When research is used to examine the characteristics of those individuals it reveals that the majority of juvenile sex offenders do not fit the stereotype of the delinquent youth. Most come from two-parent homes and fewer than five percent have been previously diagnosed with a mental disorder. Sixty-five percent had no history of behavior or characteristics that would have indicated any likelihood of offending. However, there appears to be an over-representation among these offenders of a variety of school problems, including learning disabilities, special education needs, truancy and other behavior problems.
For a number of reasons, therefore, adolescent and young adult rapists are often dismissed or sentenced leniently. Partly, this is based on their appearance as "normal kids" who do not fit the profile of the delinquent youth. Partly, this happens because of the mistaken assumption that they are just experimenting sexually and will grow out of it. The bottom line is that sex crimes committed by juveniles should be taken seriously in order to prevent these youth from continuing to commit sexual assault crimes throughout their adulthood.
Since the vast majority of sexual assault cases will hinge on the issue of "consent," and not on the identity of the alleged assailant, it is often a good tactic in the suspect interview to downplay the seriousness of the situation and the charge. By intimating that the case doesn't sound like "real rape," and that the interviewer shares the suspect's views on women and sex, the interviewer may be able to elicit incriminating statements from the rapist.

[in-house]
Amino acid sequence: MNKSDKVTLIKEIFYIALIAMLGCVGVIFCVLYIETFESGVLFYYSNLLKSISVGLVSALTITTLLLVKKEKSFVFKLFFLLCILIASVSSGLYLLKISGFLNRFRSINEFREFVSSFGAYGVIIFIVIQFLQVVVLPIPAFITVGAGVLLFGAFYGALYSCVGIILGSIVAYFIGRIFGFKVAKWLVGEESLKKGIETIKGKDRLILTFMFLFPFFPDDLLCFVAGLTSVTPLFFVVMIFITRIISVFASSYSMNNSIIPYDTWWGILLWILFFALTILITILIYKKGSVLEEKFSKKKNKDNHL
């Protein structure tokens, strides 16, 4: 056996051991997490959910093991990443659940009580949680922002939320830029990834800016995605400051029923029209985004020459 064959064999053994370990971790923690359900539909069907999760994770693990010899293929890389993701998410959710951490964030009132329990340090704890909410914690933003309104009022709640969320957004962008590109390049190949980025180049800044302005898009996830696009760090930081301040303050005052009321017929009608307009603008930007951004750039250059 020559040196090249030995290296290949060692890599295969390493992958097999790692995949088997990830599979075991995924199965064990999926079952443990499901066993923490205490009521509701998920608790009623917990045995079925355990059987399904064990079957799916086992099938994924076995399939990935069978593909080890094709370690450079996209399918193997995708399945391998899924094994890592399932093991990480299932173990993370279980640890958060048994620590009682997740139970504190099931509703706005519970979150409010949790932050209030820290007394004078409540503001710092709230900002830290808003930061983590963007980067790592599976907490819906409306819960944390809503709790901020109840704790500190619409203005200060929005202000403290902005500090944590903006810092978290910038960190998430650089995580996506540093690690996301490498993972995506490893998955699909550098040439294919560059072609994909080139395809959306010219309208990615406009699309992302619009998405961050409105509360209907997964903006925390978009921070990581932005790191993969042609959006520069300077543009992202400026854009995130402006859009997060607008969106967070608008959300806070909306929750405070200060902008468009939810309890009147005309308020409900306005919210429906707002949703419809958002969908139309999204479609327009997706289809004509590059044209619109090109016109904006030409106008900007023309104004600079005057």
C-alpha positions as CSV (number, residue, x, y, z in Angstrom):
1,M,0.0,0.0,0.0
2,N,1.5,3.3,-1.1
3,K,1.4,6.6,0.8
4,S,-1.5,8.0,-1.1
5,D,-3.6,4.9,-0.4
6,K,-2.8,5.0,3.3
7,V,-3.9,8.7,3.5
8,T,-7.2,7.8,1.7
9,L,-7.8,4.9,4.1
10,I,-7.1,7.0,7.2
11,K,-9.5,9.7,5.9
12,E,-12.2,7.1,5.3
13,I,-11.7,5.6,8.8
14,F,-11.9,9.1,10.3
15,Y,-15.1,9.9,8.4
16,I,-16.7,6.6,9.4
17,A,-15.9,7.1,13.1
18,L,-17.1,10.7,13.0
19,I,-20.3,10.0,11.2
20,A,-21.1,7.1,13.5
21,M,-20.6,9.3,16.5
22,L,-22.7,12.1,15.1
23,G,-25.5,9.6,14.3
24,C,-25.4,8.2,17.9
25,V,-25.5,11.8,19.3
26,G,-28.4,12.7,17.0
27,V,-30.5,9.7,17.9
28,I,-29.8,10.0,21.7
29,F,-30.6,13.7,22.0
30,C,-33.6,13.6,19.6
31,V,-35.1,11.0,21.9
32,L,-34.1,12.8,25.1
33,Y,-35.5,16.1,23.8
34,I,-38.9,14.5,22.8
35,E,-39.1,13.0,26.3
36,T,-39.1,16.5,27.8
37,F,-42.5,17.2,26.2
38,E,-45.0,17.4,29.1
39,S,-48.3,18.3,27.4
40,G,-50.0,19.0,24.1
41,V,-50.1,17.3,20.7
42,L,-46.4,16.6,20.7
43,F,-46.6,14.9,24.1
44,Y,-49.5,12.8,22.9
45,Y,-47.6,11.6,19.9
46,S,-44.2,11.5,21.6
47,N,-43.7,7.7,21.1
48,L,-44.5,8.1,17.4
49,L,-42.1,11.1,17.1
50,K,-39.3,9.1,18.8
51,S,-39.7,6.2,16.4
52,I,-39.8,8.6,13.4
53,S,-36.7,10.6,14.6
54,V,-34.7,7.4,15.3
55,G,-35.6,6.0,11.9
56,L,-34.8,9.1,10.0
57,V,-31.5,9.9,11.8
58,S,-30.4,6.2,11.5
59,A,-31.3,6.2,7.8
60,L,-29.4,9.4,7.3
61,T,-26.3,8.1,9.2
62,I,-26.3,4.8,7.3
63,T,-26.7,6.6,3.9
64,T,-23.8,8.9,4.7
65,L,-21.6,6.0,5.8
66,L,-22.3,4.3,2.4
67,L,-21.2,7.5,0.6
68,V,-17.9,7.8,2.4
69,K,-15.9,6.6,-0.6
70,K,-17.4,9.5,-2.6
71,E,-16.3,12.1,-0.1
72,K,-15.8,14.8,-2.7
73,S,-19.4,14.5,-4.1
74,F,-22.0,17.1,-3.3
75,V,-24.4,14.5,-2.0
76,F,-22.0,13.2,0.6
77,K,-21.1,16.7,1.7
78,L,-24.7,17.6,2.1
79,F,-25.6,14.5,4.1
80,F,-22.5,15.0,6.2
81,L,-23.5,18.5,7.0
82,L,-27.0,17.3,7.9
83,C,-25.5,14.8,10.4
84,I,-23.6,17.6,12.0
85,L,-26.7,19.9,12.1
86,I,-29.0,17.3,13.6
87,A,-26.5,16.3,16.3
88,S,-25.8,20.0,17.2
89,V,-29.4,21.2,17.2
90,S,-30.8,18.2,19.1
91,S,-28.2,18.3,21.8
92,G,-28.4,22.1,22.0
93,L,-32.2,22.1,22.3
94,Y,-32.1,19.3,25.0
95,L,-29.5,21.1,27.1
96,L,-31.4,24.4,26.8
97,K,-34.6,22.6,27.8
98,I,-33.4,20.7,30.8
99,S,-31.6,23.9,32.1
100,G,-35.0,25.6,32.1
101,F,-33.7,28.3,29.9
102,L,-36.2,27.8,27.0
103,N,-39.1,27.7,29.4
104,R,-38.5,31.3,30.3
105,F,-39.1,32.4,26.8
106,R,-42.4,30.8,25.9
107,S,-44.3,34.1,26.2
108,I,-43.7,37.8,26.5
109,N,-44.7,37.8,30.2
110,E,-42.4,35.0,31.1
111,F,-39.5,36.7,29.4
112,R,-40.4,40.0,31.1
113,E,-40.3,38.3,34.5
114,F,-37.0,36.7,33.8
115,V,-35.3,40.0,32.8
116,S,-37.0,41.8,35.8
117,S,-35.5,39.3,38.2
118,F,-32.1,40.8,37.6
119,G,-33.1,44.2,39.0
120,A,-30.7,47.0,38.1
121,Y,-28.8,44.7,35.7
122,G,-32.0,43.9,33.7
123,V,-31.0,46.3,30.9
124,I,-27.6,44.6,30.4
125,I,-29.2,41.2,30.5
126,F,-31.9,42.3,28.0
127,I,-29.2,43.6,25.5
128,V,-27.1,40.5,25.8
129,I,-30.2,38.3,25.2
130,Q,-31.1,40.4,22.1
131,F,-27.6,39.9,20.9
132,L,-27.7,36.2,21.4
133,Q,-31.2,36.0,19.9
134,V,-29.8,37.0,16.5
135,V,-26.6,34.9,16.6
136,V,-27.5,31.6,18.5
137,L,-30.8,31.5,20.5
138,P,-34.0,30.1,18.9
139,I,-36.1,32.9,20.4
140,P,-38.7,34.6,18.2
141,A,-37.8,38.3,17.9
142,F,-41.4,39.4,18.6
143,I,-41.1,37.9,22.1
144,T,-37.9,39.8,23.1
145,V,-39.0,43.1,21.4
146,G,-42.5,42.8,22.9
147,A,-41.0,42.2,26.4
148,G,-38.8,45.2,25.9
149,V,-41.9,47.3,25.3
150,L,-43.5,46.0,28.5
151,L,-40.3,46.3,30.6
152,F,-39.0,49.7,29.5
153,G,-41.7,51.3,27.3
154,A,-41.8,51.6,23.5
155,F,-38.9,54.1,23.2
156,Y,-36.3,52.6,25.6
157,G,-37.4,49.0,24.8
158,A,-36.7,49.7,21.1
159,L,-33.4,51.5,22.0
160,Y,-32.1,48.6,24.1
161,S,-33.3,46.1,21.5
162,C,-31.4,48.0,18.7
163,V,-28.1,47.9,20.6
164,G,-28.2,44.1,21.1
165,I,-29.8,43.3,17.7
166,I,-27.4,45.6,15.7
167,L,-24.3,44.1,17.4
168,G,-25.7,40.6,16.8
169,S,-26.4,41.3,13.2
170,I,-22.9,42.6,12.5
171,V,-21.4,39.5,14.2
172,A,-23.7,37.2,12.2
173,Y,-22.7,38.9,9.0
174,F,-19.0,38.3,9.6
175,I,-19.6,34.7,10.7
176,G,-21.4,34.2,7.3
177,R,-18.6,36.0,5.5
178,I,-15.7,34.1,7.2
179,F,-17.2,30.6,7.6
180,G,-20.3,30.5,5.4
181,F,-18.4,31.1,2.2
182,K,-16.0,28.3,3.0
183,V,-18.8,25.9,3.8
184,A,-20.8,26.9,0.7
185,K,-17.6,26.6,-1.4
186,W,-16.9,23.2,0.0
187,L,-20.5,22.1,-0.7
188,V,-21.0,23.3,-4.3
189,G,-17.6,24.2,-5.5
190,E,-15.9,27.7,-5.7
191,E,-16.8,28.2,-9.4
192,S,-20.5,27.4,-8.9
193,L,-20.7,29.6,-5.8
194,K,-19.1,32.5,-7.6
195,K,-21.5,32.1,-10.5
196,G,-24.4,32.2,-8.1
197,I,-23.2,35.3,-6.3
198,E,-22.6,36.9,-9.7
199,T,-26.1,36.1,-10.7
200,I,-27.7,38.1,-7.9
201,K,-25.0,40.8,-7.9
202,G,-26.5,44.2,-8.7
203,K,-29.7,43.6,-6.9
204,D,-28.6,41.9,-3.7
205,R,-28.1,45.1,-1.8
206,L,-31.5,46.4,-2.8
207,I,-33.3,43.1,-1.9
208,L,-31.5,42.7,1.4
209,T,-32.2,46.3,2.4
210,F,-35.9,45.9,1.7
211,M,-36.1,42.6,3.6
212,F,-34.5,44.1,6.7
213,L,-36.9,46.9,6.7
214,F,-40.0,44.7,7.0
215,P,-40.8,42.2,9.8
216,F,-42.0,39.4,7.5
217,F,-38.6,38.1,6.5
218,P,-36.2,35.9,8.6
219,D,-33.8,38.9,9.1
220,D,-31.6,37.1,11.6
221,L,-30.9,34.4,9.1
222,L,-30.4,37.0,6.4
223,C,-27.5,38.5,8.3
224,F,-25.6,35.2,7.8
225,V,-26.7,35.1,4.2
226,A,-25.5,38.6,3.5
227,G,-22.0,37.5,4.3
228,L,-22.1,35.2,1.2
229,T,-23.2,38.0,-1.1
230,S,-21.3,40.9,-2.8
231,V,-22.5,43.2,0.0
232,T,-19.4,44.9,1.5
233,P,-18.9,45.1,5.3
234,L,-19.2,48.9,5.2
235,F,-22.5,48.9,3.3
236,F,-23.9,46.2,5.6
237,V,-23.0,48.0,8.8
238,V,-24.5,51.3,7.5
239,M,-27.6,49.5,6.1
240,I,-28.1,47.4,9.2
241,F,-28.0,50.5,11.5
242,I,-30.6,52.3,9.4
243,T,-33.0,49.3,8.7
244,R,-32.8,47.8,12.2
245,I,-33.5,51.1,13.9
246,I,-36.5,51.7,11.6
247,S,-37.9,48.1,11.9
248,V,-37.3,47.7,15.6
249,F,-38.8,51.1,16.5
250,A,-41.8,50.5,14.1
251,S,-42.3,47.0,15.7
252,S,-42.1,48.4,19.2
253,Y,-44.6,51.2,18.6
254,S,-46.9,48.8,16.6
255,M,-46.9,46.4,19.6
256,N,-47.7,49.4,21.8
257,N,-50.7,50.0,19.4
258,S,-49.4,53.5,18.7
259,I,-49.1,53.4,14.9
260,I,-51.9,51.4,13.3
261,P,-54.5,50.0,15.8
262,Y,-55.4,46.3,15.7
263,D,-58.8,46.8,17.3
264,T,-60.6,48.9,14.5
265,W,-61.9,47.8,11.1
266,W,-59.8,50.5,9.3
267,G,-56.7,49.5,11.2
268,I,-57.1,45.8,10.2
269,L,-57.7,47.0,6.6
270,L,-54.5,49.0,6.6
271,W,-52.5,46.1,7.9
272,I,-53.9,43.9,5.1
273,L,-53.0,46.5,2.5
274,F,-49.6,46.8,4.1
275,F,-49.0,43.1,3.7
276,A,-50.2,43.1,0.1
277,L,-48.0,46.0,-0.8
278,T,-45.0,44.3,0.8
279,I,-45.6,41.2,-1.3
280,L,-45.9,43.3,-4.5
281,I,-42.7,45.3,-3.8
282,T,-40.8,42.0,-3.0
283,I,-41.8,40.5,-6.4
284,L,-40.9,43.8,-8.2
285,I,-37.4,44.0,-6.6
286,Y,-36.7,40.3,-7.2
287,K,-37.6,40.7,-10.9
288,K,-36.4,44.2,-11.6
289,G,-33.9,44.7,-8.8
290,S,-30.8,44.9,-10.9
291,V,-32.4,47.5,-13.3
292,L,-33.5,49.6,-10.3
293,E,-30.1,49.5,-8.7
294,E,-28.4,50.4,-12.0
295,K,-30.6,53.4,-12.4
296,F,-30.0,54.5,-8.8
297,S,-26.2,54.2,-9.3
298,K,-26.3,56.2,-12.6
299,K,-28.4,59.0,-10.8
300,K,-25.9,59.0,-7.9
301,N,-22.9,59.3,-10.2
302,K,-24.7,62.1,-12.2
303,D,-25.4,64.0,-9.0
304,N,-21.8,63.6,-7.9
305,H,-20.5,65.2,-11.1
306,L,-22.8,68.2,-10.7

For example, many undetected sex offenders adhere to the societal stereotypes associated with the "real rapists" and firmly believe that they are completely different. These offenders may be convinced that using a "little force" is simply "rough sex;" that it is not "real rape" if they had drinks with the victim or if there was previous sexual activity. Thus, as long as the interviewer does not disabuse them of these erroneous beliefs, the rapist may well disclose incriminating statements.
When a rape case hinges on the issue of consent, law enforcement personnel often despairingly refer to it as a "he-said-she-said" situation, a contest of credibility. However, research indicates that most of these previously undetected rapists have committed prior offenses. Therefore, a good tactic in any investigation is to comb the rapist's social circles for other victims. Whether it be favorite bars and clubs, a college campus, or the office where he works, sending out "feelers" may well yield results. Former girlfriends and women he dated may have stories of battery or rape to tell.
Researchers have attempted to classify rapists by their behavior. However, most of this research has been conducted with incarcerated individuals. This research does not accurately reflect the entire population of offenders and tends to be comprised of disproportionately high percentages of violent sexual offenders and "stranger" rapists. Surveys of sexual assault victims continue to confirm that although the vast majority of sex offenses are committed by someone known to the victim, these offenses typically go unreported. They are usually committed by men who are never arrested, let alone convicted and incarcerated for their crimes.
Having said this, it is essential that law enforcement have all the tools and knowledge available when investigating a suspected sex offender. The remainder of this module will discuss the most commonly used personality disorders and characteristics often associated with sex offenders and interviewing techniques essential to a successful investigation.
These characteristics are drawn from research based on criminal personalities and can be used by law enforcement to guide their investigation of a suspect in a sexual assault crime. However it is critical that officers simultaneously maintain an open mind throughout the investigation and dismiss the common stereotypes associated with the "real rapist."
Office on Violence Against Women
Last Updated: 1/18/12